Accessibility & Inclusion

Four Ways to Make Emojis More Accessible

December 16, 2022 4 minute read
Unlock the power of emojis for all users! Our tips on making emojis accessible ensure nobody misses out on the fun and expression they bring to digital conversations.

While they may seem trivial or even silly to some, emojis have undeniably become an integral part of our culture. In fact, emojis have permeated the modern zeitgeist to the point that there are emoji toys, keychains, t-shirts. Heck, there has even been an emoji movie.  

When thinking about emojis, the last thing that is likely to come to most people’s minds is web accessibility. There is every reason it should, however, as making emojis accessible for people with disabilities is essential for those looking to provide a great website experience for all their potential website visitors. 

Like images, which have their meaning translated by screen readers via alt text, emojis are also understood through a type of alt text known as ‘the Unicode string’. Sounds complex and quite intimidating, like something from a matrix movie, right? But relax, the Unicode string is essentially just another form of alt text that is used by browsers and operating systems to properly understand and display emojis. 

Some people with blindness or low vision make use of programs that are specifically designed to allow those with disabilities to use emojis, however the use of these devices is still relatively rare.  

With this in mind, let’s take a look at four quick and easy ways to make your emojis more accessible. 

Four simple tips to make emojis more accessible

If you have decided that you want to include emojis on your website, there are a few general best practices that are advisable to keep in mind. 

While not comprehensive, the following tips will help keep you on the right track when using emojis on your website. 

1. Don’t overdo it

A well placed emoji can definitely provide a little bit of added flair or humor to a message, but it is wise to use them sparingly, as an overload of them will quickly become tiresome for those reliant on assistive technologies like screen readers. For this reason, it is advisable to limit your use of emojis to a maximum of three per message.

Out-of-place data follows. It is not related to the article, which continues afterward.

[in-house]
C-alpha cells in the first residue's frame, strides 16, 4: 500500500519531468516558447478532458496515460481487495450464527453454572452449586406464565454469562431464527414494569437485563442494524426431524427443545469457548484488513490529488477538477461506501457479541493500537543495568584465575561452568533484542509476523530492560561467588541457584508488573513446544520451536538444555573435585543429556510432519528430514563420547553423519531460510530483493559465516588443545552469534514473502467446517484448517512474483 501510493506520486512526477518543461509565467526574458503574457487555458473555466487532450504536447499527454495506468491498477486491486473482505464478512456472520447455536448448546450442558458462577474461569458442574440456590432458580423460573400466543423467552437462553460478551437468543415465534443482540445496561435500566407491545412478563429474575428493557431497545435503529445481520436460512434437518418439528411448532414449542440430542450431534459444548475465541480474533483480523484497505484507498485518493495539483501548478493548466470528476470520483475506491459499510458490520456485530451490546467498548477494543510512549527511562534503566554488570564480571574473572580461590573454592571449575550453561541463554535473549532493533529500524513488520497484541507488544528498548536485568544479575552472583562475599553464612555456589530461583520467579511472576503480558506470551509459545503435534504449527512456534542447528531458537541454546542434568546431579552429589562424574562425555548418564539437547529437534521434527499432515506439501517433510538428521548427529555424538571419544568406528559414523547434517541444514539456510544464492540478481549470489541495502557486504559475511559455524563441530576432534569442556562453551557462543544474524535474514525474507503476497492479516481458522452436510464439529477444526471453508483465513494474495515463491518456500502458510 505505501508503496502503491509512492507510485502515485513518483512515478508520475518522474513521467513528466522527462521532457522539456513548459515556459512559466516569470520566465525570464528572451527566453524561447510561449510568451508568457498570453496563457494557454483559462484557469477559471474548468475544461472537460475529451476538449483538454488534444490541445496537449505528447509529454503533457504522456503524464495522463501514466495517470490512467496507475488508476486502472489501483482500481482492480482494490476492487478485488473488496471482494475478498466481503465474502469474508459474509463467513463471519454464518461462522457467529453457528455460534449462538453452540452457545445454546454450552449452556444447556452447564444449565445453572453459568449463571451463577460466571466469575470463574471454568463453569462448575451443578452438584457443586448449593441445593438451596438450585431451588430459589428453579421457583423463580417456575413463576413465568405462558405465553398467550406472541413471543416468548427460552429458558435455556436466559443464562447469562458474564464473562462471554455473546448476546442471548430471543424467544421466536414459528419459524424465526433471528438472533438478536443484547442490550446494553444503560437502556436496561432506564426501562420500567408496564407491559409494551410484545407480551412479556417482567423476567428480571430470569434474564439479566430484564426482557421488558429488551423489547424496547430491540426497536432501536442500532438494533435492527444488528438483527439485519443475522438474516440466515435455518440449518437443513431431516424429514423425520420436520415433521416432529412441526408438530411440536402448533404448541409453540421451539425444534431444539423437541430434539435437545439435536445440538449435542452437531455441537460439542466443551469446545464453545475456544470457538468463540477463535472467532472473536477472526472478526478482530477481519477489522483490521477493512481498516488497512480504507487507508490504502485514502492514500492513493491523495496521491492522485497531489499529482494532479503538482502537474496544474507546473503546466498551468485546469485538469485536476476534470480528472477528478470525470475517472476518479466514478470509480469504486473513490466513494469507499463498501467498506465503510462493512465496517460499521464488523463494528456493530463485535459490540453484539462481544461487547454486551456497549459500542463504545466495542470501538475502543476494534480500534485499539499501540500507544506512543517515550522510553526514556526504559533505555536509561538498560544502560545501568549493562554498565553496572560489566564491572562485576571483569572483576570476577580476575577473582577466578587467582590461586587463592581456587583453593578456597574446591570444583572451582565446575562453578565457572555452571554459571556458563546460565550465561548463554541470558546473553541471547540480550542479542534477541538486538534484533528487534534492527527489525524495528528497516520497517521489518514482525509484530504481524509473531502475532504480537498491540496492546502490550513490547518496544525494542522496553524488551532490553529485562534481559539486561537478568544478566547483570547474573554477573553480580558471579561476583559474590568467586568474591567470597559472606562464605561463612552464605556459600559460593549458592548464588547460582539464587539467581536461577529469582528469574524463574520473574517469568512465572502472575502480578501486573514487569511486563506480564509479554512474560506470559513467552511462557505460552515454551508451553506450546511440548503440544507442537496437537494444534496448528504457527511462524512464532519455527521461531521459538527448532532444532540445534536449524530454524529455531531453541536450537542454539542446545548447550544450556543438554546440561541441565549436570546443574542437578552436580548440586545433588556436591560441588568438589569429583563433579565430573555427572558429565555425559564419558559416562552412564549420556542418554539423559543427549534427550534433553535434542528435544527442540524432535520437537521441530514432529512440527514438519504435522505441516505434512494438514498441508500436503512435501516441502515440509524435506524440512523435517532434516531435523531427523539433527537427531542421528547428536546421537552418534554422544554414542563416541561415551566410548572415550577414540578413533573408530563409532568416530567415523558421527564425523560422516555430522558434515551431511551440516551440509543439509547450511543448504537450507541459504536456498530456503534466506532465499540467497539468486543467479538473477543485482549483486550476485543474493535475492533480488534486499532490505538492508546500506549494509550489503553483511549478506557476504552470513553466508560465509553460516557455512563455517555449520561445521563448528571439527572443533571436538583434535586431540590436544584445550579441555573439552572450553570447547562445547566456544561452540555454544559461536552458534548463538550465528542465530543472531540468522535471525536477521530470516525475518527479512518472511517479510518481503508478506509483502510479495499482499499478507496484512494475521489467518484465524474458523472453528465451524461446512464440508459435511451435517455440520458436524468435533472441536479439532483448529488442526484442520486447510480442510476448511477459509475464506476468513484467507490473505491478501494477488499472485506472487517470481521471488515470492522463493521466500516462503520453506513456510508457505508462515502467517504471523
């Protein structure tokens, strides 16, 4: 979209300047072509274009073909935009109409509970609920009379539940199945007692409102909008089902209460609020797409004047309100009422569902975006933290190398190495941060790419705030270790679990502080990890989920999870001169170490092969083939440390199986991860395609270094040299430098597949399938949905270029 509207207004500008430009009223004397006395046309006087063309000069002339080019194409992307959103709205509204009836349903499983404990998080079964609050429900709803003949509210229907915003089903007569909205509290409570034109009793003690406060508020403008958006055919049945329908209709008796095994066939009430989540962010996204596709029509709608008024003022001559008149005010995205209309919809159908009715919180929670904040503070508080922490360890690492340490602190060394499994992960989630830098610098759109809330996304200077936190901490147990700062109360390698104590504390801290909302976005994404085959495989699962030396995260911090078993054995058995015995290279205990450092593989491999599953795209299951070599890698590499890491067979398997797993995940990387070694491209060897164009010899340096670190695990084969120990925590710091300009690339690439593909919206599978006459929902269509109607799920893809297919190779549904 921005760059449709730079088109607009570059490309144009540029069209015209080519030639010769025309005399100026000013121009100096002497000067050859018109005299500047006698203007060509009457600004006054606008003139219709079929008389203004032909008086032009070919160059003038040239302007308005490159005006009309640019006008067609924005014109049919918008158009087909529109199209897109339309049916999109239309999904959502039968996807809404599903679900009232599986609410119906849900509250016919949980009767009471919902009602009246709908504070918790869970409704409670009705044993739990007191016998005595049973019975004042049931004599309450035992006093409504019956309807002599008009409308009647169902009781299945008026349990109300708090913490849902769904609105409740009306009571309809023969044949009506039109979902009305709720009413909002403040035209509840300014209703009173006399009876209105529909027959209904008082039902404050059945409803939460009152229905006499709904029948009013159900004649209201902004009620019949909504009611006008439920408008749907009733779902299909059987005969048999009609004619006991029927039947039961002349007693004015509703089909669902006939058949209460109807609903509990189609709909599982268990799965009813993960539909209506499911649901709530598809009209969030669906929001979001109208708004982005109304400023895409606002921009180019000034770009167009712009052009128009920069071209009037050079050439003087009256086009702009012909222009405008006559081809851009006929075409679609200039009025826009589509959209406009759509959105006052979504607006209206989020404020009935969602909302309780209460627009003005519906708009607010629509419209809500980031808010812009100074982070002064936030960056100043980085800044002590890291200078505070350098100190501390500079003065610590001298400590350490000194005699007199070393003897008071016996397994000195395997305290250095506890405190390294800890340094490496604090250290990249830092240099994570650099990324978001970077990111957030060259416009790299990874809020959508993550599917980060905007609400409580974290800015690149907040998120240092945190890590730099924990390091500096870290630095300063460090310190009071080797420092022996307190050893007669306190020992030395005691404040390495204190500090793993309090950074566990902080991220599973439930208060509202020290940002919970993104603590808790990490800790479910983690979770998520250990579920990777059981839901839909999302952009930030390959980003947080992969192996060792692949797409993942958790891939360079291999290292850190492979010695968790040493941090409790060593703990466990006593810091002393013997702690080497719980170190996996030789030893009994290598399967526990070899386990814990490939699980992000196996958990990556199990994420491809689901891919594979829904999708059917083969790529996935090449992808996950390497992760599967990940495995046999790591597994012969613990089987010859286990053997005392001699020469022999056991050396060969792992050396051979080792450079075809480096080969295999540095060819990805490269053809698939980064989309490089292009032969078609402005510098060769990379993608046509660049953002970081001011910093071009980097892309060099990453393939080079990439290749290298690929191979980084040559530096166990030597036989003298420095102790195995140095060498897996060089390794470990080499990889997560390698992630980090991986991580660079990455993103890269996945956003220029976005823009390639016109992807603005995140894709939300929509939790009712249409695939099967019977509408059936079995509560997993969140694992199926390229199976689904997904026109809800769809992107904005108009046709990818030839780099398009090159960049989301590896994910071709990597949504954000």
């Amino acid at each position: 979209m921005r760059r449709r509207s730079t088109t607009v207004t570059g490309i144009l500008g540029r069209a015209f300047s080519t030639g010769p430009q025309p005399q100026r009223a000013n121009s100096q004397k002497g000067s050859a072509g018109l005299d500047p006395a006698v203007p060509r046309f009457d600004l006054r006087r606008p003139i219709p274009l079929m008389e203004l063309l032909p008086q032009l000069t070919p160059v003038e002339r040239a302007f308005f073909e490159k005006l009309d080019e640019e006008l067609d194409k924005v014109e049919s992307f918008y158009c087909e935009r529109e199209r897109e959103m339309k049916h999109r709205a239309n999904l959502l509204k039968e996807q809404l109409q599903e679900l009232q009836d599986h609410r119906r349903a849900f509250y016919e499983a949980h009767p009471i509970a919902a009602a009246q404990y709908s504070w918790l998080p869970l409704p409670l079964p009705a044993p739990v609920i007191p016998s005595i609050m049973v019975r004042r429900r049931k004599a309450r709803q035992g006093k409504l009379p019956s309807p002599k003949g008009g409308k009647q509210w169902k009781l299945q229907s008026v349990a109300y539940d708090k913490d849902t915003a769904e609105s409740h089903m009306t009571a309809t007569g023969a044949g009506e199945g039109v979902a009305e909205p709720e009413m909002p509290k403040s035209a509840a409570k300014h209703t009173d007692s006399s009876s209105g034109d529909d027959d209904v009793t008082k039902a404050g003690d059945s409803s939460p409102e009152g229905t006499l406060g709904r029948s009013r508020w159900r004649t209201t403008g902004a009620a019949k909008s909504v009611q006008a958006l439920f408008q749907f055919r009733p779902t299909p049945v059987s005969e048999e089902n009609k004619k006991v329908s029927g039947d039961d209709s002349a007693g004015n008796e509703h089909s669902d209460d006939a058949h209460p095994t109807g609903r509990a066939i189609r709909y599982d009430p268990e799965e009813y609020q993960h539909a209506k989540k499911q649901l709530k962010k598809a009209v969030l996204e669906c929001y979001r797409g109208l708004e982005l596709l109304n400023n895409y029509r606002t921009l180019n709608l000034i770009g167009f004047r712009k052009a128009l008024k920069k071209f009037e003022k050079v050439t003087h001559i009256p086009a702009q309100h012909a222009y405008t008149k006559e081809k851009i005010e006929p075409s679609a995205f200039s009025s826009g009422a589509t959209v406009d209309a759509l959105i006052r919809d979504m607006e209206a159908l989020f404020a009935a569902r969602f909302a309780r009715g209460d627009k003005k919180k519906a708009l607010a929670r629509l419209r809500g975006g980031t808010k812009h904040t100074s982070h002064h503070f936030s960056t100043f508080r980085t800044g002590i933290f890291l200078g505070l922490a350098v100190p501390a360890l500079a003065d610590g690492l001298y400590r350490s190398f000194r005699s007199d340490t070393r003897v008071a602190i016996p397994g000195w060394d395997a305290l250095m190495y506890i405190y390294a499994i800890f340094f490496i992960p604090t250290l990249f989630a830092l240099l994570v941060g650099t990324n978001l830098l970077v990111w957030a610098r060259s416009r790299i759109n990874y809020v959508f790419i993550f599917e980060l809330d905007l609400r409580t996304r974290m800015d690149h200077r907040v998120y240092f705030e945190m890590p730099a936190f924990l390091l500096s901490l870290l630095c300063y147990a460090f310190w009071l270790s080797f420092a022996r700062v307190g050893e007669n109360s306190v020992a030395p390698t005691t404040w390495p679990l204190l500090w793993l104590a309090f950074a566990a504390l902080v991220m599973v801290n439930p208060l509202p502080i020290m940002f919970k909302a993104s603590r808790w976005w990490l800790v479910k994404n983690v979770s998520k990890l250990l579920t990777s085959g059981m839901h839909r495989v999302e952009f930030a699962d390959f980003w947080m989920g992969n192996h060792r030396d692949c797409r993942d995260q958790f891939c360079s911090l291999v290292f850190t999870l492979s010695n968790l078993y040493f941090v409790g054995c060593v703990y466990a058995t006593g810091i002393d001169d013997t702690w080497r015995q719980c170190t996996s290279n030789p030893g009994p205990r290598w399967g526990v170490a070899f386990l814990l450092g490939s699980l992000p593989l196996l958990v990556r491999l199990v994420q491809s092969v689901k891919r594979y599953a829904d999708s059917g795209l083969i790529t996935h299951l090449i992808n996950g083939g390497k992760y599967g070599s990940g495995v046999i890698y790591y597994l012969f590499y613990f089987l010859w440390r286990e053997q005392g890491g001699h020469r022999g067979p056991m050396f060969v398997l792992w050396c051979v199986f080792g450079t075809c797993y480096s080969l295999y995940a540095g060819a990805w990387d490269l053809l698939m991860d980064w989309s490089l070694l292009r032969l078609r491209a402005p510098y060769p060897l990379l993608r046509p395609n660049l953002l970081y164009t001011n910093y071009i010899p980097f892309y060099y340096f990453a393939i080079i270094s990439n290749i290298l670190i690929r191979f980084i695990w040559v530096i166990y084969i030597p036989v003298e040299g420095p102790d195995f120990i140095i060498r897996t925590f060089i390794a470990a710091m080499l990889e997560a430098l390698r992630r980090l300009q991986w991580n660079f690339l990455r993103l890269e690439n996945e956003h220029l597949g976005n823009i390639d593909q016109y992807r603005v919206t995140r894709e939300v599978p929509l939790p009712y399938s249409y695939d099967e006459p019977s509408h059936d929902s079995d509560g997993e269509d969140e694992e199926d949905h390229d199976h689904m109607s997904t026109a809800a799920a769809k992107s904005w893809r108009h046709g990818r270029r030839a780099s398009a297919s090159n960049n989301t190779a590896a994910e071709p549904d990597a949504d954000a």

Also, try to avoid repeating the same emoji over and over again. It may (arguably) add a little bit of visual punctuation to a statement, but for those reliant on assistive technologies, it is simply time consuming and, in truth, a little infuriating. 

2. Don’t substitute text with an emoji 

Although emojis can certainly be described with words, they are not one and the same thing. Although technology exists that can read out the description or name of a given emoji, this service is far from infallible, and mismatches often occur which leave users of assistive technology baffled and excluded. 

Certain fruits, without going into unnecessary detail, have become associated with meanings that are, shall we say, less than literal in the emoji realm, for example. While this is not something that can exactly be helped, it can cause confusion for users of assistive technologies. This is down to the fact that, without the associated visual cues, the meaning of emojis can easily become lost or difficult to comprehend.  

Try to keep in mind that emojis shouldn't be used as a one-for-one substitute for text, but rather as an enhancement or garnish to your written content. At the end of the day, you don’t want to drown a perfectly good meal in garnish. 

3. Test visibility in both light and dark modes

The visibility, or lack thereof, of emojis can be a source of frustration for those with low vision. To help these potential visitors, always remember to test the visibility of emojis in both light and dark modes to ensure that they can be clearly perceived in both settings.  

4. Avoid emoticons 

Emoticons are short sequences of keyboard letters and symbols, commonly imitating facial expressions, that can be used to communicate a particular emotion, mood, or tone. As screen readers and other assistive technologies will often simply read out the characters expressed in a literal fashion, and not their visually implied meaning, they should be avoided.

Main Takeaway

Let's be clear — nobody here is saying that emojis are some terrible ‘no no’ in the world of web accessibility. In fact, when used correctly, and with a little bit of restraint, they can live in perfect harmony with your other website content. 

At the same time, just remember that they should be used with just a little bit of care and consideration unless you want to alienate and confuse some of your disabled visitors. 

Want to see how your website stacks up for accessibility? Get a free website scan to see how our Web Accessibility Platform can help you achieve your goals and stay compliant.